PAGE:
Two community markets in New Kensington held less than a block apart, at Voodoo Brewing and Knead Community Cafe, on Saturday gave local vendors an opportunity to showcase their wares and attract new customers.
Michelle Thom, who owns Voodoo Brewing, and Jamie Parker, who owns a New Kensington bakery called Sweet Alchemy, have teamed up to spearhead the Voodoo Brewing event.
Dubbed Fairies, Flowers, and Fun: A Spring Celebration, their event brought about 20 small business vendors – selling everything from homemade crafts to custom tumblers – to the lawn outside the brewery.
The idea was to host a family-friendly event to welcome spring, support small businesses and revamp New Kensington’s downtown area, Thom said.
The duo hosted four prior community markets, Parker said, and plan to have another free event on Saturday, July 9 on Fifth Avenue, featuring local restaurants and alcohol vendors, as well as fire dancers and artists.
“If people come and have fun, that’s a win for us,” Parker said. “We want people to see there are positive things happening in this community.”
For Melissa Jackson, a local photographer who had a tent set up for photos on Saturday, the most exciting part of the market was that it played a part in revamping her hometown of New Kensington.
“It’s exciting,” she said of what she sees as a recent revitalization of the area. “It’s inspiring, motivational. I want to be a part of it. ”
Jackson operates a photography business in downtown New Kensington that focuses on “women empowerment.” It offers photo sessions for young girls to dress as princesses or fairies. Her goal, she said, is to help people reconnect with themselves – much like the goal of these community markets is to help people reconnect with their community.
She said she was hopeful that the influx of small businesses in the area and the emergence of community events and markets will draw people into New Kensington, and allow people who live there to become more involved in a community that has recently had a bad reputation for some people.
“You’d be surprised at what’s going on down here,” she said. “It’s the new New Kensington.”
Pamela Williams, a New Kensington firefighter who was helping at the market, said she once again feels proud to live in New Kensington.
“There’s a lot more going on in the community,” she said. “People are getting involved.”
As people gather at events like Saturday’s market, small businesses get a boost, said Megan Igo, who was manning a booth for Dear Neighbors Craft, a small business she launched in December that sells homemade woodworking.
“This brings the community out. It gets our name out there, ”she said. “We’ve been inundated with invitations [to community markets]. More things like this help the community to be better. ”
Myriah McKenzie, of Springdale, perused the booths with Chrissy Dibas, of Lower Burrell early Saturday afternoon. McKenzie said they wanted to visit some of the small, local businesses in the area and decided to stop by the market, too.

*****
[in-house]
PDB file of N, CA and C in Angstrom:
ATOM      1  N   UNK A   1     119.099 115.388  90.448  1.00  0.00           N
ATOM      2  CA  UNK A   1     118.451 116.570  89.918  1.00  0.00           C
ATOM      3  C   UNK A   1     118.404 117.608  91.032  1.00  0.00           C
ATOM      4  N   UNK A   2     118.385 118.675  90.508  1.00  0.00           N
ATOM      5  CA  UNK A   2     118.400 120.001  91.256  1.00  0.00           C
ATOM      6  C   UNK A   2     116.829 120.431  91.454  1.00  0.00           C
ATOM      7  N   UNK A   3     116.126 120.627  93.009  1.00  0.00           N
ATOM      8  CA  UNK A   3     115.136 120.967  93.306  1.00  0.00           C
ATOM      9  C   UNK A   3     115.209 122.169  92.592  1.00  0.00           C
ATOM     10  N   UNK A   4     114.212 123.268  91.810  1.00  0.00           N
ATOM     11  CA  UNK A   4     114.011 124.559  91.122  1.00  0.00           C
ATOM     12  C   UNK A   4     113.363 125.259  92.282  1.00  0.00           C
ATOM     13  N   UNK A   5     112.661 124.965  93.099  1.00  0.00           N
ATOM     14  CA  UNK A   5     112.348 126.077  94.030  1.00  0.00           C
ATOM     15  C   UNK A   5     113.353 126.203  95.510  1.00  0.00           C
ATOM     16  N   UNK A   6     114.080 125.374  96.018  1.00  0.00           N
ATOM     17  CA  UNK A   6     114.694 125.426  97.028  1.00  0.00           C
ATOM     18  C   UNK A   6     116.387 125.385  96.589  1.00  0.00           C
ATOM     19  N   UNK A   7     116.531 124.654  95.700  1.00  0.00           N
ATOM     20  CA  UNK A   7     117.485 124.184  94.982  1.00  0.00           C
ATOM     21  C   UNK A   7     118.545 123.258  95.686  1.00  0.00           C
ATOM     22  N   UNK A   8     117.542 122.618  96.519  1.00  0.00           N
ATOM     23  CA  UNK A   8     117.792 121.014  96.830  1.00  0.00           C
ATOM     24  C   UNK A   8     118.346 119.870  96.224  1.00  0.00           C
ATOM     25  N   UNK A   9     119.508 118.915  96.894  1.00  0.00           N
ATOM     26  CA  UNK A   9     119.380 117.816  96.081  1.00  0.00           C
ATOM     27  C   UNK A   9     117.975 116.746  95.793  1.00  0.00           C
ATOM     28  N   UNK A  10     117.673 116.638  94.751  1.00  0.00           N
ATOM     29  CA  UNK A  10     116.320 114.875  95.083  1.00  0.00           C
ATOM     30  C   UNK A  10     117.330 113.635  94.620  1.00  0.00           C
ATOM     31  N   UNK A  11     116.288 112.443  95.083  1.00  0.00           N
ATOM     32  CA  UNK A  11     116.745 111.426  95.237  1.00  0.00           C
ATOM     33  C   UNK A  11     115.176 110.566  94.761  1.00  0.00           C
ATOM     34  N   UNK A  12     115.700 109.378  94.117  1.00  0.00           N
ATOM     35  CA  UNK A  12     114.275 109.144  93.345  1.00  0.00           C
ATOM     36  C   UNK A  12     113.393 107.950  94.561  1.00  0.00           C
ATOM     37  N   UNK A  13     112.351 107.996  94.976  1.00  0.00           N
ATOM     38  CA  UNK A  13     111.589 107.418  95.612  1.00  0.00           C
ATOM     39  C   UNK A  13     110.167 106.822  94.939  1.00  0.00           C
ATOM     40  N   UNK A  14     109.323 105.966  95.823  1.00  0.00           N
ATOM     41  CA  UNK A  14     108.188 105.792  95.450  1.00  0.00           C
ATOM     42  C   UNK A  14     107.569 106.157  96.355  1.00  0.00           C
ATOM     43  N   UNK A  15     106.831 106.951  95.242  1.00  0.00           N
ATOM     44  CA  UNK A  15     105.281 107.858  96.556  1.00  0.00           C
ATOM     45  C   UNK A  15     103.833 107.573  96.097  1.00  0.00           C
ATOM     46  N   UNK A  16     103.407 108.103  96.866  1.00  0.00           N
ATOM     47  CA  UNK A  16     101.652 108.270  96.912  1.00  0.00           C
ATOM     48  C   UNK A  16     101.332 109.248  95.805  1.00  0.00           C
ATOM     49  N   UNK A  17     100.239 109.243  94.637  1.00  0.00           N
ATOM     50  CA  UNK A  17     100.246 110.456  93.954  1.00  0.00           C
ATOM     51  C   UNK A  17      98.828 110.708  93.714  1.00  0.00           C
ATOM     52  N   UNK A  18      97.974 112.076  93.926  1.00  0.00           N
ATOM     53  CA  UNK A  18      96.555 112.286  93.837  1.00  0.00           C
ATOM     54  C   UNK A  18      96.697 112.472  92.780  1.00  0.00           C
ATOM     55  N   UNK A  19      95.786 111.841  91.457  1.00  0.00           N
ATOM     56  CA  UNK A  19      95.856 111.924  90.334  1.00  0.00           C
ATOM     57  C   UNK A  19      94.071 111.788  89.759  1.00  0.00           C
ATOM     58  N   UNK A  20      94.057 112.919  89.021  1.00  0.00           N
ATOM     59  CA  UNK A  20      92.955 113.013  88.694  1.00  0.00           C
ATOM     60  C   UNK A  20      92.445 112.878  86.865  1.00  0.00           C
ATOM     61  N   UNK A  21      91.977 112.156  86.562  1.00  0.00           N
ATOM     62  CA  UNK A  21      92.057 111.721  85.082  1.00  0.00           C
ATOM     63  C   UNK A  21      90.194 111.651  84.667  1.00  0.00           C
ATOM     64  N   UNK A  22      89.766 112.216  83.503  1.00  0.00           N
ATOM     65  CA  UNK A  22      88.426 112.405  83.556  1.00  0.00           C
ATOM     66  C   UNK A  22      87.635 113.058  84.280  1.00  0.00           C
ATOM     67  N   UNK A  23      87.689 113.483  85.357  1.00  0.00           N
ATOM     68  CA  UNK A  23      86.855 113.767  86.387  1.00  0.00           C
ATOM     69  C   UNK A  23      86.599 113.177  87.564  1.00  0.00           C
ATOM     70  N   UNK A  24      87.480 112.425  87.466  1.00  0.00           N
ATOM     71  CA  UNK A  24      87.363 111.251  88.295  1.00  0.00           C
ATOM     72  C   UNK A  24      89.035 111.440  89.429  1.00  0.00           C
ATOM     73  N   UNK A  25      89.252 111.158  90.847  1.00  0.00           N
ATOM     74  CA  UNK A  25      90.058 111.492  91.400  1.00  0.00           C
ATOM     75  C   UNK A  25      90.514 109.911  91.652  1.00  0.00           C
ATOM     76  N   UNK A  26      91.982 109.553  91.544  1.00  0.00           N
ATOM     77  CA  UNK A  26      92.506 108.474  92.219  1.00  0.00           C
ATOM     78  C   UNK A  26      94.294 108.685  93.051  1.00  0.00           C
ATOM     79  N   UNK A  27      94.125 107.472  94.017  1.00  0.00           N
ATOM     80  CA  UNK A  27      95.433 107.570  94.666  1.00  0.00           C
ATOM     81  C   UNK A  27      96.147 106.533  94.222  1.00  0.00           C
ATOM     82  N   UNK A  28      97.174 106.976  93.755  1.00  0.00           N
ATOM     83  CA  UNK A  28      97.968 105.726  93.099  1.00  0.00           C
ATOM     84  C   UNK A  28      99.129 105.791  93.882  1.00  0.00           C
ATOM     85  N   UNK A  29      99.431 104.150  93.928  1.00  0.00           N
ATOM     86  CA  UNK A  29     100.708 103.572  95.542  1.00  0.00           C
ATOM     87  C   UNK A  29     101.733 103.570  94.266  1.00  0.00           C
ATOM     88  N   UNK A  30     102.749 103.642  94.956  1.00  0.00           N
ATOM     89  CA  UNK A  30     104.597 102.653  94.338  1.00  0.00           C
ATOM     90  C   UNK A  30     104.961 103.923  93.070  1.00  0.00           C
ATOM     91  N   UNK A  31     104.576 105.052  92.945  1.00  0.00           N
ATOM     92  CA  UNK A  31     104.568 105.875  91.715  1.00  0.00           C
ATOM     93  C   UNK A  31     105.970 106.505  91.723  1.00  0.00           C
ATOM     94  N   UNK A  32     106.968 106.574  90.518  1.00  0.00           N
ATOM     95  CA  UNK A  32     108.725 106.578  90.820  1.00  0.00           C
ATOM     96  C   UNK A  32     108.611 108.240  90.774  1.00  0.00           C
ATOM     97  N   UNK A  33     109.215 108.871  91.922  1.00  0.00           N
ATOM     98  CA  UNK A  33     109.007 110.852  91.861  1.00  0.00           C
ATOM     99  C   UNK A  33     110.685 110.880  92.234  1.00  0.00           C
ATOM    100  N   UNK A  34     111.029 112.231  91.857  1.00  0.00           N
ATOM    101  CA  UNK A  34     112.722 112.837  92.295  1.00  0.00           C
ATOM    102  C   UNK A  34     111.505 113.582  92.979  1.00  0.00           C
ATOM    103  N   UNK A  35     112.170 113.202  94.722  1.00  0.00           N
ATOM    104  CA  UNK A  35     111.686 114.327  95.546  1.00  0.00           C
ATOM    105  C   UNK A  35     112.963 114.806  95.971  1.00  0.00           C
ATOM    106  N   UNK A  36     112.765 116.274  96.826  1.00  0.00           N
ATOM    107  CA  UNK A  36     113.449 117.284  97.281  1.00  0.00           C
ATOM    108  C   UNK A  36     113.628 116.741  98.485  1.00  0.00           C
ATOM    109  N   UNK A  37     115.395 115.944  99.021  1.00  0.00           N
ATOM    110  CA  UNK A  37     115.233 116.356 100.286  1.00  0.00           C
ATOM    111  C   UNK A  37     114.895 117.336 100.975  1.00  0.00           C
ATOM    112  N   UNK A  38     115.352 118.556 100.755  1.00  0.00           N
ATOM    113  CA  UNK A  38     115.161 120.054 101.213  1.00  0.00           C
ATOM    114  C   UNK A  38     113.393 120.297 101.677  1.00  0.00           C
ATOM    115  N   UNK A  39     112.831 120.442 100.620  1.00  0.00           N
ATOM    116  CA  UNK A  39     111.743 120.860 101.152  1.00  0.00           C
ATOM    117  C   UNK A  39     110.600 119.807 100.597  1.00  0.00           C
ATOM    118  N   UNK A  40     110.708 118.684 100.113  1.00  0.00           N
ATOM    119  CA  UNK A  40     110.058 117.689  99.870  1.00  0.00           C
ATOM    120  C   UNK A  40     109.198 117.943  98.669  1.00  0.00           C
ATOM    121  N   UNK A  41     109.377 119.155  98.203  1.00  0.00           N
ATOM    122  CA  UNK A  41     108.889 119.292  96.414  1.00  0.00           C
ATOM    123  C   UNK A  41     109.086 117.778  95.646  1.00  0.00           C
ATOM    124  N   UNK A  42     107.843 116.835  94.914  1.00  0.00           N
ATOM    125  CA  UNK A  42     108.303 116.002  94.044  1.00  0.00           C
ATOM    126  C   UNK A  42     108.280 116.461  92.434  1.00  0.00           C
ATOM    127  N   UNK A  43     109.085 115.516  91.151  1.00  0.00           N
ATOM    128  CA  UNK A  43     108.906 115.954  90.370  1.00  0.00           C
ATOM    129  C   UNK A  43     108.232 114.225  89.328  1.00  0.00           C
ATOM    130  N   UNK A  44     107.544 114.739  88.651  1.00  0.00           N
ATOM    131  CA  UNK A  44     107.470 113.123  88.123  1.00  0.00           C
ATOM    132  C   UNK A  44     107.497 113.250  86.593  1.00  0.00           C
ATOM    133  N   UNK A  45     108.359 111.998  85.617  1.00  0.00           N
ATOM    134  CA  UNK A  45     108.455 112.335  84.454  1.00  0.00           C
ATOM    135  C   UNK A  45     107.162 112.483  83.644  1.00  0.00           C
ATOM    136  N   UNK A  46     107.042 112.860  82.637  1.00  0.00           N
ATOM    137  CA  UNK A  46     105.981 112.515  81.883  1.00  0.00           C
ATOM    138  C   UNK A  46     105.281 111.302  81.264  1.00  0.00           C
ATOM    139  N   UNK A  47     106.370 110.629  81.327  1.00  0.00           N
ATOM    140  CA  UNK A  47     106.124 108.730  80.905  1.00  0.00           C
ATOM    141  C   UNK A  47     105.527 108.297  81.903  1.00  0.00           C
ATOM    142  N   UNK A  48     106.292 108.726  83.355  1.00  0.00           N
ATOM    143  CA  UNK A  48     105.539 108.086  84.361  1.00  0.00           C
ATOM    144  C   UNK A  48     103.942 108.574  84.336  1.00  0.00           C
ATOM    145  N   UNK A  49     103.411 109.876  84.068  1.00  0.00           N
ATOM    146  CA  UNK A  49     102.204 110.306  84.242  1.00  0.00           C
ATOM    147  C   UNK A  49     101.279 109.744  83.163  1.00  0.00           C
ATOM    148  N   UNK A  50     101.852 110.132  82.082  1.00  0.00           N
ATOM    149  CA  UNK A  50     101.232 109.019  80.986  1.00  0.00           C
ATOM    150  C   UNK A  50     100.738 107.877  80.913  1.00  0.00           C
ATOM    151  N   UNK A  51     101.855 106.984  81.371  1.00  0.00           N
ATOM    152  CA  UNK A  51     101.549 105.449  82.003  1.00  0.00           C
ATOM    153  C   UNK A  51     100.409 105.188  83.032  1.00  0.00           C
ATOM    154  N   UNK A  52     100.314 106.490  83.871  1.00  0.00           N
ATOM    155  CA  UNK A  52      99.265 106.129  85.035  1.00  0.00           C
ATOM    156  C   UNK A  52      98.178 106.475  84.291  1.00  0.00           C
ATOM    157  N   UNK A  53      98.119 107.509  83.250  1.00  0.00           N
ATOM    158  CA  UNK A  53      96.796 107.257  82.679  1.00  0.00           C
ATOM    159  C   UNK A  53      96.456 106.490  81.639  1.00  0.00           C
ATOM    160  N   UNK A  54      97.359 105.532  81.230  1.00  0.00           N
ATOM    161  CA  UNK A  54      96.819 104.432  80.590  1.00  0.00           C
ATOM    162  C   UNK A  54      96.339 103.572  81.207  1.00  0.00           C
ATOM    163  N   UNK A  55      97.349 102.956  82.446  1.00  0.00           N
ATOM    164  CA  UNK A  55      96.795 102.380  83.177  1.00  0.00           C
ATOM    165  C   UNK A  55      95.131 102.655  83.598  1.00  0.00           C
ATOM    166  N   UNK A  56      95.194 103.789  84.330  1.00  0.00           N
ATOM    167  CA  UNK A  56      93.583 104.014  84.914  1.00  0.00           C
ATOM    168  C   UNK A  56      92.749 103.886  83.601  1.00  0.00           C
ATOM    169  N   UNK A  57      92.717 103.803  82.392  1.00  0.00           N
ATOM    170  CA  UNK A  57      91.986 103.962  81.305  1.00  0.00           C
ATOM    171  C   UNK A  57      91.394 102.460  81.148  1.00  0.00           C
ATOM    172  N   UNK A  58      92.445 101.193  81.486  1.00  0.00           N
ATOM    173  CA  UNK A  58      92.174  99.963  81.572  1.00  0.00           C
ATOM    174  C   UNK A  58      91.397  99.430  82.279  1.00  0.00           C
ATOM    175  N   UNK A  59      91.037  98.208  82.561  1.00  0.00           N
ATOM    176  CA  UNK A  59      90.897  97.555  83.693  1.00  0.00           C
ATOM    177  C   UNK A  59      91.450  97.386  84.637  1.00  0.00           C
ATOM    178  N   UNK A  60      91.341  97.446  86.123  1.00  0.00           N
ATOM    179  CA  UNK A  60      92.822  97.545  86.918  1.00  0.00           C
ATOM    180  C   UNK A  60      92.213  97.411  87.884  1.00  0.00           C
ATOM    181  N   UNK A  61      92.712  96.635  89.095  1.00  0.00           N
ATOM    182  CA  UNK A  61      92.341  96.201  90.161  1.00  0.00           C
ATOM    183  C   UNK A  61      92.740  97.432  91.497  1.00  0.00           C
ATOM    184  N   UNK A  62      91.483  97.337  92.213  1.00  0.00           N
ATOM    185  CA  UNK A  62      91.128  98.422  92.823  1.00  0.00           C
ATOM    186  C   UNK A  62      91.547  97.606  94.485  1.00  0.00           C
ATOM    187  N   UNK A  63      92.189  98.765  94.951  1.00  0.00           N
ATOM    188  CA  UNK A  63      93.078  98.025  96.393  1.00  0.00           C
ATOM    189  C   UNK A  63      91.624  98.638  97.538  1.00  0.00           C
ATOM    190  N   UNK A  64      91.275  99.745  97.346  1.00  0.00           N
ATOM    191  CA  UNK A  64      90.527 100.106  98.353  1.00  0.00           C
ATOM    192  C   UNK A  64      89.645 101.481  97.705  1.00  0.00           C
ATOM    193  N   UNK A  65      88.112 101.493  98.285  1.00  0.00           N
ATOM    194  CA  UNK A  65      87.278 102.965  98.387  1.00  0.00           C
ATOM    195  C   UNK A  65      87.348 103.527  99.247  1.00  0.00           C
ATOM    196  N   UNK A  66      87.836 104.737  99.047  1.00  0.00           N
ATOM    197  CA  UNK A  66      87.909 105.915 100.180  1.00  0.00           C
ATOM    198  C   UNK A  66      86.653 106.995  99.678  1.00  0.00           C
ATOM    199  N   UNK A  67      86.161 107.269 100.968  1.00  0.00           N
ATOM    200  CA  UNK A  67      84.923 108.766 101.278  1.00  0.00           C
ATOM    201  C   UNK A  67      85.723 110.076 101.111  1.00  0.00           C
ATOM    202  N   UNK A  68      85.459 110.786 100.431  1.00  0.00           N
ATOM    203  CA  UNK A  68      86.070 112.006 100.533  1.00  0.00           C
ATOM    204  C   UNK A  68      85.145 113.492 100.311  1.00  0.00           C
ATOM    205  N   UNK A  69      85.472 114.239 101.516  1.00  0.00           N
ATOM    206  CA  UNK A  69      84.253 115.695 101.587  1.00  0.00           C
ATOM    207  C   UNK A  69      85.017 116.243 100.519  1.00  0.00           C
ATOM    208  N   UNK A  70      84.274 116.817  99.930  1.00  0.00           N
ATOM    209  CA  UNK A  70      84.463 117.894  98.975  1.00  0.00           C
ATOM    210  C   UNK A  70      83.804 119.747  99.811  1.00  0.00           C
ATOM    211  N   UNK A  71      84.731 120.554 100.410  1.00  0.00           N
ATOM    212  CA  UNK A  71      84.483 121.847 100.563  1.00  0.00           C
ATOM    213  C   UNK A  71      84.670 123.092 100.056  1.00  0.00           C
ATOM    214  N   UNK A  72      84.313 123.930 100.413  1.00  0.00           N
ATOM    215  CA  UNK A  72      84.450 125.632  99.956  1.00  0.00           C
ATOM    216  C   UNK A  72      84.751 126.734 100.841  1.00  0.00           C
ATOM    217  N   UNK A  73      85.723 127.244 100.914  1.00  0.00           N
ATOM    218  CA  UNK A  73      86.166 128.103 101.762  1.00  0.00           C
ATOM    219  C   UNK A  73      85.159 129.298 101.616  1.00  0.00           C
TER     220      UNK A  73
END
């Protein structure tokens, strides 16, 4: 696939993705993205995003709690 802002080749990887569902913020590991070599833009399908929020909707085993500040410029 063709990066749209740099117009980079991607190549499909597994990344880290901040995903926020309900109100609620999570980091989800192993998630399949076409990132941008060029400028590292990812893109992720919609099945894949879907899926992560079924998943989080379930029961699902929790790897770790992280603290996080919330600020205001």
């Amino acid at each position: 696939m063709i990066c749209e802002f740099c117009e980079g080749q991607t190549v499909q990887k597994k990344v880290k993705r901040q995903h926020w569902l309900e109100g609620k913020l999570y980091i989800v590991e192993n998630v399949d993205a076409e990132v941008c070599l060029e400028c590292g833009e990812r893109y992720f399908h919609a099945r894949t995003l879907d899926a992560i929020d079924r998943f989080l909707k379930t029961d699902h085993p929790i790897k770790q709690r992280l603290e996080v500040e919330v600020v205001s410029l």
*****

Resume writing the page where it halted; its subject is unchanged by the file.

“I like to support small businesses,” she said. “I just like to support local people instead of Amazon and big corporations.”
“It just seems nicer when things are handmade,” Dibas added.
Meanwhile, over at Knead Cafe
Nearby, Knead Community Cafe hosted their Mother Nature’s Garden Market, which boasted local vendors selling plant-based, natural products.
The pay-what-you-can cafe hosted a similar event under a different name last year, and hopes to make it an annual tradition, said co-founder Mary Bode. This year, the event drew about 15 local vendors and several hundred people, she said.
“This market is a way to attract new people to the New Kensington region,” Bode said, adding that she, too, feels that the area is being reimagined.
When the cafe opened about six years ago, she said, it was the only business on the block. Opening the cafe there felt like “a risk and a gamble,” she said, but it was one that paid off. Bode said she is now excited to watch more new businesses open their doors.
“There’s so much going on in New Kensington, you could almost plan a little day trip,” she said.
Amber Wilson, of New Kensington, was selling herbs and herbal tea from her new online business Her Herbs Heal, which she launched about a year ago. Saturday’s event market here first community market.
“I’m so happy I did it,” she said. “Everybody’s been super friendly. Everyone’s super supportive. ”
Wilson said she had seen about 35 customers by early Saturday afternoon, and made more than enough to recoup the $ 35 fee to set up a table. For Wilson, it was an encouraging sign to see people supporting small businesses like hers – particularly after so many struggled through the pandemic and related restrictions.
“This is the year of small business,” Wilson said. “This is a good opportunity to watch small businesses bounce back.”
Other vendors at the garden market sold everything from plants to baked goods.
Delilah Miller, of Bellevue, was selling jellies and jams. Formerly Amish, she uses the Amish techniques for making jellies and jams, and gathers the ingredients from local farms, farmers’ markets and pick-it-yourself sites.
Though Miller said she sometimes participates in bigger events in the city, she said she prefers the small community markets that have a stronger community atmosphere.
“It’s about connecting,” she said. “It’s about community.”
Julia Felton is a Tribune-Review staff writer. You can contact Julia at 724-226-7724, firstname.lastname@example.org or via Twitter .